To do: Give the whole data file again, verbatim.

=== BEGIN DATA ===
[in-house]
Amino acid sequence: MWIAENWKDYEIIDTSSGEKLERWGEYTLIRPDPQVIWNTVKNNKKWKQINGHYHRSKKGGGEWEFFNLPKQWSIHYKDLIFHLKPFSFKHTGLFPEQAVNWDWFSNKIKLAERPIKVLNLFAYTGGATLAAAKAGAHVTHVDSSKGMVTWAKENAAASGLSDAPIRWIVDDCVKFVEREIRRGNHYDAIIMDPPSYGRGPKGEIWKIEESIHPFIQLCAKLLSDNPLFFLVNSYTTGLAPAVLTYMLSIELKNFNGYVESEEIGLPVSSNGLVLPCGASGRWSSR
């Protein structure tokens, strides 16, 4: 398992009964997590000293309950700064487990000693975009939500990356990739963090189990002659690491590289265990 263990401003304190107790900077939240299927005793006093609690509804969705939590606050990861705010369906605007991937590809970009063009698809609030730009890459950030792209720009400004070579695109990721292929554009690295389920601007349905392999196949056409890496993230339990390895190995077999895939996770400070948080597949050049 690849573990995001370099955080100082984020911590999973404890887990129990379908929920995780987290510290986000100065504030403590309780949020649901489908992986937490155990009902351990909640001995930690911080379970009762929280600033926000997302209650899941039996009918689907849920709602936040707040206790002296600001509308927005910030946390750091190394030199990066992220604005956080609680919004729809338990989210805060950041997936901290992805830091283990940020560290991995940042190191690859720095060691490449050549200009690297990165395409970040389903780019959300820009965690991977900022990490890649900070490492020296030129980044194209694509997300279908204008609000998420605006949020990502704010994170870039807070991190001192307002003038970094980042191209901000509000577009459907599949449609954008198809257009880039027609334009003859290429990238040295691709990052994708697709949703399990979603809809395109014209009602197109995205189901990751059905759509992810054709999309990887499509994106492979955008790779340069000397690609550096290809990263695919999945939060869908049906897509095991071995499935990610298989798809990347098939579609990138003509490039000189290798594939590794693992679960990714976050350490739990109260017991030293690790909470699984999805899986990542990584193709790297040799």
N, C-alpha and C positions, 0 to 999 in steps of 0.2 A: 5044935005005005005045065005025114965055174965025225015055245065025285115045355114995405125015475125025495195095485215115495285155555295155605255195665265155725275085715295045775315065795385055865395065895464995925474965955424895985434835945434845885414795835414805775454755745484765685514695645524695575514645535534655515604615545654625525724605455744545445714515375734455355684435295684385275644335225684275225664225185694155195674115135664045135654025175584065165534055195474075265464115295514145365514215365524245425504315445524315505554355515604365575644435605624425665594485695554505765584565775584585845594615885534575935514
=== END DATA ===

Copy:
[in-house]
Amino acid sequence: MWIAENWKDYEIIDTSSGEKLERWGEYTLIRPDPQVIWNTVKNNKKWKQINGHYHRSKKGGGEWEFFNLPKQWSIHYKDLIFHLKPFSFKHTGLFPEQAVNWDWFSNKIKLAERPIKVLNLFAYTGGATLAAAKAGAHVTHVDSSKGMVTWAKENAAASGLSDAPIRWIVDDCVKFVEREIRRGNHYDAIIMDPPSYGRGPKGEIWKIEESIHPFIQLCAKLLSDNPLFFLVNSYTTGLAPAVLTYMLSIELKNFNGYVESEEIGLPVSSNGLVLPCGASGRWSSR
């Protein structure tokens, strides 16, 4: 398992009964997590000293309950700064487990000693975009939500990356990739963090189990002659690491590289265990 263990401003304190107790900077939240299927005793006093609690509804969705939590606050990861705010369906605007991937590809970009063009698809609030730009890459950030792209720009400004070579695109990721292929554009690295389920601007349905392999196949056409890496993230339990390895190995077999895939996770400070948080597949050049 690849573990995001370099955080100082984020911590999973404890887990129990379908929920995780987290510290986000100065504030403590309780949020649901489908992986937490155990009902351990909640001995930690911080379970009762929280600033926000997302209650899941039996009918689907849920709602936040707040206790002296600001509308927005910030946390750091190394030199990066992220604005956080609680919004729809338990989210805060950041997936901290992805830091283990940020560290991995940042190191690859720095060691490449050549200009690297990165395409970040389903780019959300820009965690991977900022990490890649900070490492020296030129980044194209694509997300279908204008609000998420605006949020990502704010994170870039807070991190001192307002003038970094980042191209901000509000577009459907599949449609954008198809257009880039027609334009003859290429990238040295691709990052994708697709949703399990979603809809395109014209009602197109995205189901990751059905759509992810054709999309990887499509994106492979955008790779340069000397690609550096290809990263695919999945939060869908049906897509095991071995499935990610298989798809990347098939579609990138003509490039000189290798594939590794693992679960990714976050350490739990109260017991030293690790909470699984999805899986990542990584193709790297040799």
N, C-alpha and C positions, 0 to 999 in steps of 0.2 A: 5044935005005005005045065005025114965055174965025225015055245065025285115045355114995405125015475125025495195095485215115495285155555295155605255195665265155725275085715295045775315065795385055865395065895464995925474965955424895985434835945434845885414795835414805775454755745484765685514695645524695575514645535534655515604615545654625525724605455744545445714515375734455355684435295684385275644335225684275225664225185694155195674115135664045135654025175584065165534055195474075265464115295514145365514215365524245425504315445524315505554355515604365575644435605624425665594485695554505765584565775584585845594615885534575935514